YES Bank dips 5% after Moody's downgrades ratings, assigns negative outlook
Shares of YES Bank dipped 5.5 per cent to Rs 58.70 on the BSE on Friday after Moody's downgraded the bank's long-term foreign currency issuer rating to 'B2' from 'Ba3', as potentially stressed assets and low loss-absorbing buffers may add pressure to its funding and liquidity. The global rating agency assigned negative outlook on the bank's rating.
The private sector lender's stock was trading at its lowest level since October 31, 2019.
Moody's expects Yes Bank's common equity tier-1 (CET1) ratio of 8.7 per cent at the end of September 2019 to come under significant pressure, unless the bank can raise new capital in the next few quarters.
"The negative outlook primarily reflects the risk of further deterioration in the bank's solvency, funding or liquidity, if the bank is unable to recapitalize itself within the next few quarters," Moody's said in a statement.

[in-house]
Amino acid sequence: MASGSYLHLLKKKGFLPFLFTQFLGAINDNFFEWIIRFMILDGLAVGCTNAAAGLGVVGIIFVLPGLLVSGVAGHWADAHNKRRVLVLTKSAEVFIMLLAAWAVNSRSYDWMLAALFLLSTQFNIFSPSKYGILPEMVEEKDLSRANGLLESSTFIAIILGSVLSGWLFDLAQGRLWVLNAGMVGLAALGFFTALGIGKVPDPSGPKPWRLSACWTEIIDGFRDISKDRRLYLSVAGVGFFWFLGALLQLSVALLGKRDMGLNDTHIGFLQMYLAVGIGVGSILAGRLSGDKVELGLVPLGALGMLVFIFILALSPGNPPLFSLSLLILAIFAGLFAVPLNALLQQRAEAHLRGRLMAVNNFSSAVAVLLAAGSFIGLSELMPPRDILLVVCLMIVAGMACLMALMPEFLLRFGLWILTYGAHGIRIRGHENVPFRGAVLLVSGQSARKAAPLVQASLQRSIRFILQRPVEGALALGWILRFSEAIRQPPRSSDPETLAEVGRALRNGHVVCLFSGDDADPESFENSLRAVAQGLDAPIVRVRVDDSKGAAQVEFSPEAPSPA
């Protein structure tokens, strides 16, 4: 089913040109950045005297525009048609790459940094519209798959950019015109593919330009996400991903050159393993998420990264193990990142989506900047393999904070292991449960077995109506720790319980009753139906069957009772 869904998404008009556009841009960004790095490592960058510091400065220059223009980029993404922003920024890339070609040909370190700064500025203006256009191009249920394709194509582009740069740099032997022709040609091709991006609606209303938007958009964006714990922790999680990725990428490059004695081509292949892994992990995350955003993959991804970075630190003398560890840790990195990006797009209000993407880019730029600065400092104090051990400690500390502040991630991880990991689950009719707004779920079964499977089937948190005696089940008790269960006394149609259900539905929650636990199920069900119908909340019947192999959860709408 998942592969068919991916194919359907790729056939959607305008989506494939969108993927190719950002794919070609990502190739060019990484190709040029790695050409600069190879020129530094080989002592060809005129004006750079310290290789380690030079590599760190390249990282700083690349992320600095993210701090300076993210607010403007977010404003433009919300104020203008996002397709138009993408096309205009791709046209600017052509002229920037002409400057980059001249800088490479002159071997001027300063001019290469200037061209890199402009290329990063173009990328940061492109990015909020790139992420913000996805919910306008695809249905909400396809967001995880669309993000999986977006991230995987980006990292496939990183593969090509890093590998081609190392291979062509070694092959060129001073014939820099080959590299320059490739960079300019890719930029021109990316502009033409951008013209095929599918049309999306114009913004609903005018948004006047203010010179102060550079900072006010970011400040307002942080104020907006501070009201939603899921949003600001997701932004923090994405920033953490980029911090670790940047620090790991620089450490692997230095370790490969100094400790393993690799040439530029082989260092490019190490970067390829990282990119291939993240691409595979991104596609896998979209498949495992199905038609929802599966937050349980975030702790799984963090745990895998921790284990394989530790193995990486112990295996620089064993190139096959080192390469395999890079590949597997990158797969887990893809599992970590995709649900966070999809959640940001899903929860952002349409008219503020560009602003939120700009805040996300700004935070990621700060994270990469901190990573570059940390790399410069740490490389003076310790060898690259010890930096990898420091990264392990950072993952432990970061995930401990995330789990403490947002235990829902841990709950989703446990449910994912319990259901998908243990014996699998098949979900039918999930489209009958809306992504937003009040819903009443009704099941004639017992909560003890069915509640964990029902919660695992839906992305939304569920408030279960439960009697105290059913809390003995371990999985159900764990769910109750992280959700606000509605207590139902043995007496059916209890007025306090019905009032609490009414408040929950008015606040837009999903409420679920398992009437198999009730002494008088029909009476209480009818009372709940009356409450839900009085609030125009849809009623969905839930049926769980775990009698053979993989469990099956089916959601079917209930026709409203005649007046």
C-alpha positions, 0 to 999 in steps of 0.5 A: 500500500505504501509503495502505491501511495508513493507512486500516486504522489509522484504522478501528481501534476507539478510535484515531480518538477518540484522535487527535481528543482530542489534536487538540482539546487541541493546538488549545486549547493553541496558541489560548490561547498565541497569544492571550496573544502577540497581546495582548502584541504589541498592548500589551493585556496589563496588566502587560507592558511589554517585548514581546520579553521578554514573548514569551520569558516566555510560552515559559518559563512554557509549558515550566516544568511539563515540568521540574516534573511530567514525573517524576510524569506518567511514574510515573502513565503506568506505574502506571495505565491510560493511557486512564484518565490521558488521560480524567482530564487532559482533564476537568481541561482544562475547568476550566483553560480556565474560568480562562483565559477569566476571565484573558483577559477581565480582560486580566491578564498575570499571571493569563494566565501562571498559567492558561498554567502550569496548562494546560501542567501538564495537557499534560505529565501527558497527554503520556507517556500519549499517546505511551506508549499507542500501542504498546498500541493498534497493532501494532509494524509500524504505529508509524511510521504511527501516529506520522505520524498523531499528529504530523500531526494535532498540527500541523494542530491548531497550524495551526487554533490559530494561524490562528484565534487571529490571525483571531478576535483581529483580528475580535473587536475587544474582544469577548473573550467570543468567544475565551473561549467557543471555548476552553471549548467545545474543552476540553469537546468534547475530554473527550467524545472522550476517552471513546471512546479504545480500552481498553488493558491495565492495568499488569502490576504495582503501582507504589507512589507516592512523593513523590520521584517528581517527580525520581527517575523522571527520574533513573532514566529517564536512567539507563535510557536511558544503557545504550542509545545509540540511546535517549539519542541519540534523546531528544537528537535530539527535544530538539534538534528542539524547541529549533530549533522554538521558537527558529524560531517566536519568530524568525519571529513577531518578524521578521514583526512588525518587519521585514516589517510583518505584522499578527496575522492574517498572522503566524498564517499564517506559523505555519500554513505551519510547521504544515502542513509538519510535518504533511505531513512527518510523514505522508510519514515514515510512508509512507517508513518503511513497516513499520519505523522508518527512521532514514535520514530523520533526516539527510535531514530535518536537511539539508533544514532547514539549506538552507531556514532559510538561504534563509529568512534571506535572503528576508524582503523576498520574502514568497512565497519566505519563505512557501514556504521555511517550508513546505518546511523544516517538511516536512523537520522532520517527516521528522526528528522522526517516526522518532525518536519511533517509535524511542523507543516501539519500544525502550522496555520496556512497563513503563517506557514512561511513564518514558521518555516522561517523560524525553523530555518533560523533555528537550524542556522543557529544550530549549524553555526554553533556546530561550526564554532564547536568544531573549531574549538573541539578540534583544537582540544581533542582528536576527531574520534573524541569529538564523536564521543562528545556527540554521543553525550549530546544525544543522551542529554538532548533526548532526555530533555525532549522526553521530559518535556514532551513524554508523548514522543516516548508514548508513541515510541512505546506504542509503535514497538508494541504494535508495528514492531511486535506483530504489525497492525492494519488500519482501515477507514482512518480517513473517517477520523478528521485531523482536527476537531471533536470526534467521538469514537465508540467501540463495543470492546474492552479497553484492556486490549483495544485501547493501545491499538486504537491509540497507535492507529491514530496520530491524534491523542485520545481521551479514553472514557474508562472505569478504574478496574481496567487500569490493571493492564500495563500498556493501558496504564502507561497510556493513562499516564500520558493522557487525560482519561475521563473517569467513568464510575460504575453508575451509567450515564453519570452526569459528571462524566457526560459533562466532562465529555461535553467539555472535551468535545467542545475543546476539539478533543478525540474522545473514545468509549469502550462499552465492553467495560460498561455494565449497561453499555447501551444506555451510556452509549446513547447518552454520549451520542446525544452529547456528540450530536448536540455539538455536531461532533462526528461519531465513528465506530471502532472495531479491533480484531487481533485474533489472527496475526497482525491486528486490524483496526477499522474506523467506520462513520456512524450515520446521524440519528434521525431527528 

With today's fall, the share price of YES Bank has declined 16 per cent in the past six trading days, after the bank, on November 29, said it had received offers from a number of financial investors to invest up to $2 billion through new equity capital into the bank.
Last week, YES Bank increased the size of its equity capital offer to $2 billion from the earlier guidance of $1.2 billion on "strong interest" shown by NRI investors, including a $1.2 billion offer by Erwin Singh Braich and SPGP Holdings, and $500 million by Citax Holdings and Citax Investment Group.
Nevertheless, Moody's noted that there are significant execution risks around the timing, price and regulatory approvals required.
The rating agency expects that the Indian authorities will strive to maintain systemic stability and help prevent any weakness in the bank's standalone credit profile from significantly affecting depositors and creditors. The support assumption also takes into account the bank's modest, but increased franchise and relative importance to India's banking system.